Children’s advocacy centers reported handling 40,000 fewer child abuse cases in the first half of 2020 than they did during the same period last year, according to preliminary National Children’s Alliance survey data obtained by The Washington Post.
The drop comes amid the coronavirus pandemic, which has forced many children to remain at home with their parents with little interaction with other adults.
“We have absolutely no reason to believe the actual incidence rate has declined,” Teresa Huizar, executive director of the National Children’s Alliance, told the Post. “What we really believe is that there are 40,000 fewer kids that haven’t been saved from abuse."
The National Children’s Alliance, an accrediting body for a network of 900 children’s advocacy centers, collected the information from their partner centers. Federal data on child abuse is typically released only every two years.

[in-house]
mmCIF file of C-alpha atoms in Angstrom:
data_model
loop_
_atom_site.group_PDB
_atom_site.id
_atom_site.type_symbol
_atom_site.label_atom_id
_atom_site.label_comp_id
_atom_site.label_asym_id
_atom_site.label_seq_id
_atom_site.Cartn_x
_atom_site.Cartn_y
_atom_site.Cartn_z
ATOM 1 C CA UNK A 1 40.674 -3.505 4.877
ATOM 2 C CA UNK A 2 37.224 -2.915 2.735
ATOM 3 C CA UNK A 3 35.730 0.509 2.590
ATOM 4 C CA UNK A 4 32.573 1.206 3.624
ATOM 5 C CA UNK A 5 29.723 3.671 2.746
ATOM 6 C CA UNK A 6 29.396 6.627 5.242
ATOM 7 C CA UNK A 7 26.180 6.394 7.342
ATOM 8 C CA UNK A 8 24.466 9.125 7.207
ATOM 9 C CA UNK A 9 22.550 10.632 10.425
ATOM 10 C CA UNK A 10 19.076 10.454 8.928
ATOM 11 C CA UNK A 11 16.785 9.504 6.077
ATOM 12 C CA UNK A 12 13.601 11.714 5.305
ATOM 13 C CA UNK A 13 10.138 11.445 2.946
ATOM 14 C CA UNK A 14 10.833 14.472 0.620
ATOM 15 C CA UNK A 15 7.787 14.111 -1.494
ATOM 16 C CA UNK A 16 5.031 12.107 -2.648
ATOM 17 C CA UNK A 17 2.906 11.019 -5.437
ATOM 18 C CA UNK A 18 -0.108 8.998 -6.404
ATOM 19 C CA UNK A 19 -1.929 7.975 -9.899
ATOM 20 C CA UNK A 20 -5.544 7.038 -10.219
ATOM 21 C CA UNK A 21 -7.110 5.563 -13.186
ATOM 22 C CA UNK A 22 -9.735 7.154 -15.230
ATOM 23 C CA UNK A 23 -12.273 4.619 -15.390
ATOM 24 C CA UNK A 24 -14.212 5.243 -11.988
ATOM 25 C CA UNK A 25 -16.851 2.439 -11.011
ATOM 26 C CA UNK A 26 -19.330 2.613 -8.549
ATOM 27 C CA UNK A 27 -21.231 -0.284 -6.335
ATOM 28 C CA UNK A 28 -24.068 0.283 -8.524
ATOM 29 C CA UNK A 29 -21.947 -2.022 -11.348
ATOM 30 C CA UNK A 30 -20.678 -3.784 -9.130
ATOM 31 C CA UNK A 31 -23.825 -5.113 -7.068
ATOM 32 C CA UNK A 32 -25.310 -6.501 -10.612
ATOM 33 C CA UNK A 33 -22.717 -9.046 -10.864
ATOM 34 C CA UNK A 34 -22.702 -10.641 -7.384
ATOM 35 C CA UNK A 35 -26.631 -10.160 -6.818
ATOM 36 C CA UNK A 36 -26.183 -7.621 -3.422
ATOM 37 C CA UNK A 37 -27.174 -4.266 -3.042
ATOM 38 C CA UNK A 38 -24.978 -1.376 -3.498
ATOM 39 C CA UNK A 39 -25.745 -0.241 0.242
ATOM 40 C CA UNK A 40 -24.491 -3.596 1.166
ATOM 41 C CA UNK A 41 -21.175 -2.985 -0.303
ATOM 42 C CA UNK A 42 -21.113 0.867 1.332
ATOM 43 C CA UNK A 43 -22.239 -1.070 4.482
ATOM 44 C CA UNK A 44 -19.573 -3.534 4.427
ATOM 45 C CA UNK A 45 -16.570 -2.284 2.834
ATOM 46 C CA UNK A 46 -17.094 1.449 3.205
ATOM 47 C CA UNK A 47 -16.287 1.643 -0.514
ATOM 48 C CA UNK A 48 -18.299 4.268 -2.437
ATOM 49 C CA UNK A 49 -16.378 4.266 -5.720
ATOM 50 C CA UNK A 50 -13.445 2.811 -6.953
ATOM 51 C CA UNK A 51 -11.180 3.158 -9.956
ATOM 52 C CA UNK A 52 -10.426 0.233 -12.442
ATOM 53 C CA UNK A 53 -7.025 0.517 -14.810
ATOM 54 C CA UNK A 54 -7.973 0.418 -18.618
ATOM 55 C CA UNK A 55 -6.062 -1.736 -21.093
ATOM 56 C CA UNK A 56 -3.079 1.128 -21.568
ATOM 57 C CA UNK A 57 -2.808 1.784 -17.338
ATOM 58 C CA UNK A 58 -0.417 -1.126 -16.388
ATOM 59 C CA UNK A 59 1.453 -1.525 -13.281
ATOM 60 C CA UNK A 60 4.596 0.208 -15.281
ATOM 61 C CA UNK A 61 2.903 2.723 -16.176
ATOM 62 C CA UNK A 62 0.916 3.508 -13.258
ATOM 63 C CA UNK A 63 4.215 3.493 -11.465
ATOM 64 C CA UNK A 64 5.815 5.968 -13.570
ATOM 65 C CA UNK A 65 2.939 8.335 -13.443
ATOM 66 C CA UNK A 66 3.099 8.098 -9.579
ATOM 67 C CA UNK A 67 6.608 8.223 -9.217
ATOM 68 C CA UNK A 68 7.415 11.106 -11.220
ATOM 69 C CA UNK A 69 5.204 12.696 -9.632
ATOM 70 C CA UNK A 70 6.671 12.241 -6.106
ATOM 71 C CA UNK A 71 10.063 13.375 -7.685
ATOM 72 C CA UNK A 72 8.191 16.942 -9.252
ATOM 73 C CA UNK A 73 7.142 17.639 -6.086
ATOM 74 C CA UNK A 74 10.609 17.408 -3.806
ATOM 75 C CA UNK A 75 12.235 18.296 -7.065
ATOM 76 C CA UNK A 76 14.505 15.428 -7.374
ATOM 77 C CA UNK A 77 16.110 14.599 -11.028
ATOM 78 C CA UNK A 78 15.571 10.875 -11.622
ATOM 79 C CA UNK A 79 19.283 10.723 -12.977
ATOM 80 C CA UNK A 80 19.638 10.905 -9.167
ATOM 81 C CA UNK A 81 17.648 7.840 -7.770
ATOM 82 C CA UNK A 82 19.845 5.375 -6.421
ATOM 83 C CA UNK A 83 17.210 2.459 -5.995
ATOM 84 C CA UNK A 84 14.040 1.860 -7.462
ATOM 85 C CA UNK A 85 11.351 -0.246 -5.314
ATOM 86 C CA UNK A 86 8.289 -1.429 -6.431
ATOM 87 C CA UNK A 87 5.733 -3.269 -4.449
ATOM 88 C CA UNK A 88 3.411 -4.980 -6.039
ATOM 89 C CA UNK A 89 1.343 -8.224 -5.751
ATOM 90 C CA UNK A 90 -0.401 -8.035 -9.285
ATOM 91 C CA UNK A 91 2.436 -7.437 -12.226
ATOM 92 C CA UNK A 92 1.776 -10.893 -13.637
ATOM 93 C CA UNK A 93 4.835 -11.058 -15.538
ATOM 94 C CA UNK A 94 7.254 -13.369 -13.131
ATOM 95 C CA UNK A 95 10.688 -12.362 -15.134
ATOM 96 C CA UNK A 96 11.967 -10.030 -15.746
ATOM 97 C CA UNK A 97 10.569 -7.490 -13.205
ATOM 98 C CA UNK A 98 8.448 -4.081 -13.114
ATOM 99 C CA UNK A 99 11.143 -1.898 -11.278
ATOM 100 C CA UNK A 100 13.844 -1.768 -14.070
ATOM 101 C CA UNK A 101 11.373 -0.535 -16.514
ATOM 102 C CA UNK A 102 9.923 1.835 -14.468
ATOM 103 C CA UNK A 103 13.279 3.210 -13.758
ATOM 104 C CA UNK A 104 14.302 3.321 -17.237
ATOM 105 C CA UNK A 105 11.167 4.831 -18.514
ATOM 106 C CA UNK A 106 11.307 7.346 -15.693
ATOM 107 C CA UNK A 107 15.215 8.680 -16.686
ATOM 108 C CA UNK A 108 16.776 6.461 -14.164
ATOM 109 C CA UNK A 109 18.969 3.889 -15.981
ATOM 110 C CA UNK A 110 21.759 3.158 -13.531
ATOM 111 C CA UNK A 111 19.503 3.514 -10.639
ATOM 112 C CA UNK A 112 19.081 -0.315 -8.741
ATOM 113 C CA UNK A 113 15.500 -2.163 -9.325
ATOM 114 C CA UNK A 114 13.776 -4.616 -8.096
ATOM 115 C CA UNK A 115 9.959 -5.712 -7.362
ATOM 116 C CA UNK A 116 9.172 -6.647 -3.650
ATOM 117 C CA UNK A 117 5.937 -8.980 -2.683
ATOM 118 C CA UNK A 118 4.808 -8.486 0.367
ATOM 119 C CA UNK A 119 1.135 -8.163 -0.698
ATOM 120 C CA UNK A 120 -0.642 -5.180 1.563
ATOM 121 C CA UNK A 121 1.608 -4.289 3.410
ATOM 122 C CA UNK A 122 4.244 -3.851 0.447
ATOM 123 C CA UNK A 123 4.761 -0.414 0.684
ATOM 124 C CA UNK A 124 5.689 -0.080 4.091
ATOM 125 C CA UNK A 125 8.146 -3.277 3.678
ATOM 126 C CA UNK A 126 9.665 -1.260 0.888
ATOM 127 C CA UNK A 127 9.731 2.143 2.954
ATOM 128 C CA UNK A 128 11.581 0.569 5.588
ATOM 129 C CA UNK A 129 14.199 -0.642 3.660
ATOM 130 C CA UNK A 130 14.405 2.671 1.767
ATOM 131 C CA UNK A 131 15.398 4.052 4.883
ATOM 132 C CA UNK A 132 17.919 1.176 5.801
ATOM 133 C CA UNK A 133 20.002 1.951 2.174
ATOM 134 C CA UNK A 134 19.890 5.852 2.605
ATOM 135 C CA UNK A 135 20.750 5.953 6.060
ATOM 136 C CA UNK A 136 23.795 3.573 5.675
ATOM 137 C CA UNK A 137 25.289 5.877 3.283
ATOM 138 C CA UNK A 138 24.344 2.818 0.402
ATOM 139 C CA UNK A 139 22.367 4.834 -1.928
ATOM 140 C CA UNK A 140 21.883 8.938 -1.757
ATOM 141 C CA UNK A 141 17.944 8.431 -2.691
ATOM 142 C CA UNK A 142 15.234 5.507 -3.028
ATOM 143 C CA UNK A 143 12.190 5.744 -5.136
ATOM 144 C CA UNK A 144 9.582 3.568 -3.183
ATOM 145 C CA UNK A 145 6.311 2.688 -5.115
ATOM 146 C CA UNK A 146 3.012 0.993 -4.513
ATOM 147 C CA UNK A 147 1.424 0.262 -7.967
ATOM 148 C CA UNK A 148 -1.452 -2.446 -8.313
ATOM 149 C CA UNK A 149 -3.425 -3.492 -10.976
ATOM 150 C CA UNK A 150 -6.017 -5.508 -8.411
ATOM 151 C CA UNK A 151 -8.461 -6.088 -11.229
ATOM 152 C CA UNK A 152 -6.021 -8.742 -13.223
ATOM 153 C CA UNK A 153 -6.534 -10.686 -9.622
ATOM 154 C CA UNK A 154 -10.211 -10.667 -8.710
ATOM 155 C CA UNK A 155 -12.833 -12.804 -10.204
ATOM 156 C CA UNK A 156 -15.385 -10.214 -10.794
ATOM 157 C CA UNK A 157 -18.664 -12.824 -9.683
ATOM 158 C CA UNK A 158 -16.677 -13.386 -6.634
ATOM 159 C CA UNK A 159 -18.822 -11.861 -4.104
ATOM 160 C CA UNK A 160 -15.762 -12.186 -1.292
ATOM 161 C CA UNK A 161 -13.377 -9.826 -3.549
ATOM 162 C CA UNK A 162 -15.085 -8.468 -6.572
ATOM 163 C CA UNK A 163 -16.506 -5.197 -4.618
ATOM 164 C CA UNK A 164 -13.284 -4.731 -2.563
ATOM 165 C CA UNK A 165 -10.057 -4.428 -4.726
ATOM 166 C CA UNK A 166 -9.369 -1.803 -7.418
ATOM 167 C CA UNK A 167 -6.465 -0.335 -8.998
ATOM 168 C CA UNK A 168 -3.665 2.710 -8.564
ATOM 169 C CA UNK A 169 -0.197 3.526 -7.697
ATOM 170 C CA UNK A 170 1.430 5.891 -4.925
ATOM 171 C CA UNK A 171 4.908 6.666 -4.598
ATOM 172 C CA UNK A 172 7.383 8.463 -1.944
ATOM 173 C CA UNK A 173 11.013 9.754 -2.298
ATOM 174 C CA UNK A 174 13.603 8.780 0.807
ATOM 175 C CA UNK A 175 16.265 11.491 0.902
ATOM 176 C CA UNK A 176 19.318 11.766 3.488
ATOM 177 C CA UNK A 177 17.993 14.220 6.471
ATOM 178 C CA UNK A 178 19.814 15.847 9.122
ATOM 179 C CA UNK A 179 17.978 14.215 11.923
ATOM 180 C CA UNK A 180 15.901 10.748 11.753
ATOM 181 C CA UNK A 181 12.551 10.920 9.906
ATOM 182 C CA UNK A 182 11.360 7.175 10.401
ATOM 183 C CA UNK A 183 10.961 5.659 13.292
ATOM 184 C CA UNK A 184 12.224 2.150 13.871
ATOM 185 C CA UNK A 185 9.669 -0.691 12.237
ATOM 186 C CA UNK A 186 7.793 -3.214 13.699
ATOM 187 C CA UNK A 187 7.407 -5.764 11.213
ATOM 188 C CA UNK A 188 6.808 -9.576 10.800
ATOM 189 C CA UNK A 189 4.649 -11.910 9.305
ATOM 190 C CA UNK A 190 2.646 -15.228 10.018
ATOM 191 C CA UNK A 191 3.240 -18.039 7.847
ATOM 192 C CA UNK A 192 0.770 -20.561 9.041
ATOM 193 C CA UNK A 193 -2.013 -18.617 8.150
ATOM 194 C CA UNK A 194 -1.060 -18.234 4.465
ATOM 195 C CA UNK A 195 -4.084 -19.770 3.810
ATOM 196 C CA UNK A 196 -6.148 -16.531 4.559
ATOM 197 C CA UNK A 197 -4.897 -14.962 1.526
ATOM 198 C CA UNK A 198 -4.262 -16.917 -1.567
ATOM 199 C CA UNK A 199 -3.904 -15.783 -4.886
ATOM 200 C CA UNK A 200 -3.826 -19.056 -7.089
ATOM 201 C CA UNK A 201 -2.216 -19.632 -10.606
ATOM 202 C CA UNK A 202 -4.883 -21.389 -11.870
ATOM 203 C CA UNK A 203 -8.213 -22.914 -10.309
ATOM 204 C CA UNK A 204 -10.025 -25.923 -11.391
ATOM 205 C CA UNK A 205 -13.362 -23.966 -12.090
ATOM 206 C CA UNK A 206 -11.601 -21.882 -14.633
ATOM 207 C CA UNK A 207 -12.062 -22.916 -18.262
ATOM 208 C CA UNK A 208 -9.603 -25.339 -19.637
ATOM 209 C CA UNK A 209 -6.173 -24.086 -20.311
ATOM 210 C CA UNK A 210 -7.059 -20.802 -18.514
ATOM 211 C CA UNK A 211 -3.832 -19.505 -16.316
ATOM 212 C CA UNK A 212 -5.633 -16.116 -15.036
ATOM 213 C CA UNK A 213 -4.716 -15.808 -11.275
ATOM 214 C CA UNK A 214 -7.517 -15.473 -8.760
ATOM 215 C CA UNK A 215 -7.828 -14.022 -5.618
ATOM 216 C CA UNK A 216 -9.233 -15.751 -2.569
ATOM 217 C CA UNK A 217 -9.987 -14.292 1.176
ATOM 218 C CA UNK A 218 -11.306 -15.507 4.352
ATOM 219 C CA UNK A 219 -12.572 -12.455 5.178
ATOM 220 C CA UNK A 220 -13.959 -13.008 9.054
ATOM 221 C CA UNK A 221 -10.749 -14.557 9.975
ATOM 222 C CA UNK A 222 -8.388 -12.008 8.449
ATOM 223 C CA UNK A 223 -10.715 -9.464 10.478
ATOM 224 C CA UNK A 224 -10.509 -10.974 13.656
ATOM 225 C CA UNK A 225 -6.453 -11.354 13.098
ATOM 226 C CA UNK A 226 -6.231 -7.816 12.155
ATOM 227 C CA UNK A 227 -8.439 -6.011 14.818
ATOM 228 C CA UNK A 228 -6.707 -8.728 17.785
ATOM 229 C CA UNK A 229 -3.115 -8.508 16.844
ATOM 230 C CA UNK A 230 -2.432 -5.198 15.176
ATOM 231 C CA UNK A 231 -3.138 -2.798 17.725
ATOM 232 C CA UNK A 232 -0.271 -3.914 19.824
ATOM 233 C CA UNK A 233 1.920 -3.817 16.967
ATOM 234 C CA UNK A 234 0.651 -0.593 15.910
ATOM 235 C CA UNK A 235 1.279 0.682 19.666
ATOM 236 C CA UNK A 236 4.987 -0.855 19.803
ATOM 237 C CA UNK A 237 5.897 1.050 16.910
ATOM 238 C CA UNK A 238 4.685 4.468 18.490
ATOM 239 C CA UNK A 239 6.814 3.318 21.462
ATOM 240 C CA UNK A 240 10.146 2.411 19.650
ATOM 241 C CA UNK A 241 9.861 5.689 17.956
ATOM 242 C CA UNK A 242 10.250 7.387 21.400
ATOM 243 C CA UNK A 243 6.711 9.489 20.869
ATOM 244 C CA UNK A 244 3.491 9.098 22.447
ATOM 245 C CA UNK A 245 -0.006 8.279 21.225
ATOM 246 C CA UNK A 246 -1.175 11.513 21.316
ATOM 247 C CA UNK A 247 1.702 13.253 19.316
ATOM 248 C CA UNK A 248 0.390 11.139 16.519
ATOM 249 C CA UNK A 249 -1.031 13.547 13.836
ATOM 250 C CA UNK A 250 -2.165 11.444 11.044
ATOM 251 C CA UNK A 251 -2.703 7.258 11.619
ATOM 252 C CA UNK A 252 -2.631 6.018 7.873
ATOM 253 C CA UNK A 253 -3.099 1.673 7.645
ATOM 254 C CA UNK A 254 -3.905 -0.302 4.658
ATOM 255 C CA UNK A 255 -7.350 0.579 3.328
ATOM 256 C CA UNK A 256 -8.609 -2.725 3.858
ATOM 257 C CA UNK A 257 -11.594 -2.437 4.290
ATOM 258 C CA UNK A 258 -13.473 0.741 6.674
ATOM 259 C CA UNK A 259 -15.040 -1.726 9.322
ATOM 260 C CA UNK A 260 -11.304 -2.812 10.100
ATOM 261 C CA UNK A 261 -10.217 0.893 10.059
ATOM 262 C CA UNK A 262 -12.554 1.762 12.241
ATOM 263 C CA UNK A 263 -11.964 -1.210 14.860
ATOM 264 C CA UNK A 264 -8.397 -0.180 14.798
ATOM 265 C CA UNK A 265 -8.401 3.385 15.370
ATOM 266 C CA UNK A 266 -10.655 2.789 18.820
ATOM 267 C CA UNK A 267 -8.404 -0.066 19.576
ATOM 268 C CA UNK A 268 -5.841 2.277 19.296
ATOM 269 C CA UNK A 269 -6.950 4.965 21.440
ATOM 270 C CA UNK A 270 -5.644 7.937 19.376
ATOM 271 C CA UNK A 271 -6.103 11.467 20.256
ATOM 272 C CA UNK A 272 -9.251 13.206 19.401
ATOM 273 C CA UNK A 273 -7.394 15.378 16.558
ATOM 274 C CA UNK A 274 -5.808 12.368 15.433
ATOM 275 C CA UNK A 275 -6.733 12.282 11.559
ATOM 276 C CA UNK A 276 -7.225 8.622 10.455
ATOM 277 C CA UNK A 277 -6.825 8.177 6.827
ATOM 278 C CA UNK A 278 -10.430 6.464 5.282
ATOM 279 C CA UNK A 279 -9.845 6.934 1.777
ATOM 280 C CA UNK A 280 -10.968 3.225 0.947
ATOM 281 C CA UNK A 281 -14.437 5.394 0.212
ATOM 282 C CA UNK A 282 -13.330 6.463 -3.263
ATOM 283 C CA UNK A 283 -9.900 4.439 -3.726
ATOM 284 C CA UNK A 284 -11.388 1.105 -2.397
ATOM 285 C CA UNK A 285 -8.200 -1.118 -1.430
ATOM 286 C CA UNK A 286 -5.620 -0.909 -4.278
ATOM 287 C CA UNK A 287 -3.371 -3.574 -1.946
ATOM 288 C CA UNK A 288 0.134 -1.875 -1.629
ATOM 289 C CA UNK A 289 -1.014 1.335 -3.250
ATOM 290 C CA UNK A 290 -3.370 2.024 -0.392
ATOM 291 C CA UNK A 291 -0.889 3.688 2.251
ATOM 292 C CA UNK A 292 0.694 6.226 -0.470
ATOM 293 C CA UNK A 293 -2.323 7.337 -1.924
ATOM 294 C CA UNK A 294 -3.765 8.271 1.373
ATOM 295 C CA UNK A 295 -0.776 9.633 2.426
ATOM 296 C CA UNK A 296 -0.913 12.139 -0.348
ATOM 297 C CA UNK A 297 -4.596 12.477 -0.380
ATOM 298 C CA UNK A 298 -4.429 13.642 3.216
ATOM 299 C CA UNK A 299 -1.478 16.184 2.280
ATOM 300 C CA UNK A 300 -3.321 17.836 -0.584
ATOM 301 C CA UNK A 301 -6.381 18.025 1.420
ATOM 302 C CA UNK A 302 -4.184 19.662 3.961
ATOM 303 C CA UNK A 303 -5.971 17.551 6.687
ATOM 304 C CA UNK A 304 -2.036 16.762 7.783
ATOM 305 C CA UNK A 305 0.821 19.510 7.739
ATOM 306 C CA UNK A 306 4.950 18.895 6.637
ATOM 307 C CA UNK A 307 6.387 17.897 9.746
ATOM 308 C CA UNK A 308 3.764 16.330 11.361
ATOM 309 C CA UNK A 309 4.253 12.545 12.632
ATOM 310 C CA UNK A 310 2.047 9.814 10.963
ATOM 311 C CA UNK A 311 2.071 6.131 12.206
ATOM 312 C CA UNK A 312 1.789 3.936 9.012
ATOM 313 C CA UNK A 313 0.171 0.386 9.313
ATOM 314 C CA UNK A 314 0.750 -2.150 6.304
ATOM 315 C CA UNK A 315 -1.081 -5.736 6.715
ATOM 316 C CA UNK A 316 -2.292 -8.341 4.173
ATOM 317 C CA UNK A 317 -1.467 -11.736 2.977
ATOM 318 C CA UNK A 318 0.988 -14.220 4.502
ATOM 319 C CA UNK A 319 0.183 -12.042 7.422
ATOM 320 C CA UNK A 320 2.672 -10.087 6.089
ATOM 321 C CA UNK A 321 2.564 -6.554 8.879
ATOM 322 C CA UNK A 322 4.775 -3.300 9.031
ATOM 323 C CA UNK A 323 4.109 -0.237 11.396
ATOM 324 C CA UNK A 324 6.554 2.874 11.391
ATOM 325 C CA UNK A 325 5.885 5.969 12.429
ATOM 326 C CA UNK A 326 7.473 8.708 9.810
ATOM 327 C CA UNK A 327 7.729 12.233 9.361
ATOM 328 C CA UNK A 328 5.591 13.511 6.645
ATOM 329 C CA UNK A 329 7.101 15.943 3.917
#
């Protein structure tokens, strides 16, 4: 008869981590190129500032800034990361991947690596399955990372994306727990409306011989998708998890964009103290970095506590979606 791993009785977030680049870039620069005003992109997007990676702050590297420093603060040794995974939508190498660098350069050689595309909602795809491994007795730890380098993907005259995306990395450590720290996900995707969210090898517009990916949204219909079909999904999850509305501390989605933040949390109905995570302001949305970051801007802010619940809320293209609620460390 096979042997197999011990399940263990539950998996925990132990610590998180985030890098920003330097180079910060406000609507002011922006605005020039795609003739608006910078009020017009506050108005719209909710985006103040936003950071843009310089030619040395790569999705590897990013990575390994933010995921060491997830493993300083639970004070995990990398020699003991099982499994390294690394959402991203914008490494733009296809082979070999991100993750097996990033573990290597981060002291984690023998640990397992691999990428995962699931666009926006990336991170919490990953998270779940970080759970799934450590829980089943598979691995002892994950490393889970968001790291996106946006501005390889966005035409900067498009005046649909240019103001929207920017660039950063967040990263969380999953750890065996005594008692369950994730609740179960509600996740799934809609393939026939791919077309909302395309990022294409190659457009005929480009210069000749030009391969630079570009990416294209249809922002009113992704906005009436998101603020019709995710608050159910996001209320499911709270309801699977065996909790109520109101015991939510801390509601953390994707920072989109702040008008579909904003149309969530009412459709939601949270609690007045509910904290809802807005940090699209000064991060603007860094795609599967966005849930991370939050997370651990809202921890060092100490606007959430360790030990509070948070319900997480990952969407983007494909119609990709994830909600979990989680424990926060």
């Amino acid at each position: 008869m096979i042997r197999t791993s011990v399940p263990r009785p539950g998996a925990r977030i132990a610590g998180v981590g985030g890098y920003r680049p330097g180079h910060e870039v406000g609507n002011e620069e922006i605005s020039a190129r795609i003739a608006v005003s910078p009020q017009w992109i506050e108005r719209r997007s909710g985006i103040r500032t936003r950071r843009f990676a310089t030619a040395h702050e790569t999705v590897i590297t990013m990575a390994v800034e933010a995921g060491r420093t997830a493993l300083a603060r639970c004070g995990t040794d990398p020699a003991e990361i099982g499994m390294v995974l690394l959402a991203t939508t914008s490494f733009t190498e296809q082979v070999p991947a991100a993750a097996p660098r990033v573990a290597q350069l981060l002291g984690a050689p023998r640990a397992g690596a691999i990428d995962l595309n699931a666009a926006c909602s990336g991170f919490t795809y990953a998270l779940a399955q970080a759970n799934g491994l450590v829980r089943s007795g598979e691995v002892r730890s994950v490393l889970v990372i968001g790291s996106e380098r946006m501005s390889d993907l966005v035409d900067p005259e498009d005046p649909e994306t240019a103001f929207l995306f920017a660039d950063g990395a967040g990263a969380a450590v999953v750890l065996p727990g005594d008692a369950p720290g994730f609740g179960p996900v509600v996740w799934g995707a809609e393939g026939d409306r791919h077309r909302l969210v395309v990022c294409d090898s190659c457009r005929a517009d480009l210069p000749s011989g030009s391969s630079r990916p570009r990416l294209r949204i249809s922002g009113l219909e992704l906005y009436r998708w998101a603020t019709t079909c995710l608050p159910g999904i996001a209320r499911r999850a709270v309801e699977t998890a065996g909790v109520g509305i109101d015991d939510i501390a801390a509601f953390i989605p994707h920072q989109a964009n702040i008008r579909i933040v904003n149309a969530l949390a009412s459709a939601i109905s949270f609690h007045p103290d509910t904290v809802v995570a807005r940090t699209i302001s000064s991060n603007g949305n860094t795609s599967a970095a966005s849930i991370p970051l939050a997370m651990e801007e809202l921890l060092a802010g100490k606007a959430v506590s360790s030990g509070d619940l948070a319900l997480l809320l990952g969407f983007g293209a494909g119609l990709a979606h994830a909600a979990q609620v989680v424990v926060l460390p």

In Maryland, children’s advocacy centers reported a 25 percent drop, and in Virginia, a 21 percent drop, the survey reportedly found.
“I am expecting at this point … that our stats are going to remain depressed throughout the fall,” Huizar said.
The data comes as some schools across the country are trying to reopen for in-person classes, though many have been forced to switch back to digital only after seeing COVID-19 outbreaks.
The White House, which has advocated for schools to reopen, has noted that many children rely on schools for daily lunches and argued that in some cases teachers who see children in person will notice and report cases of child abuse from outside school.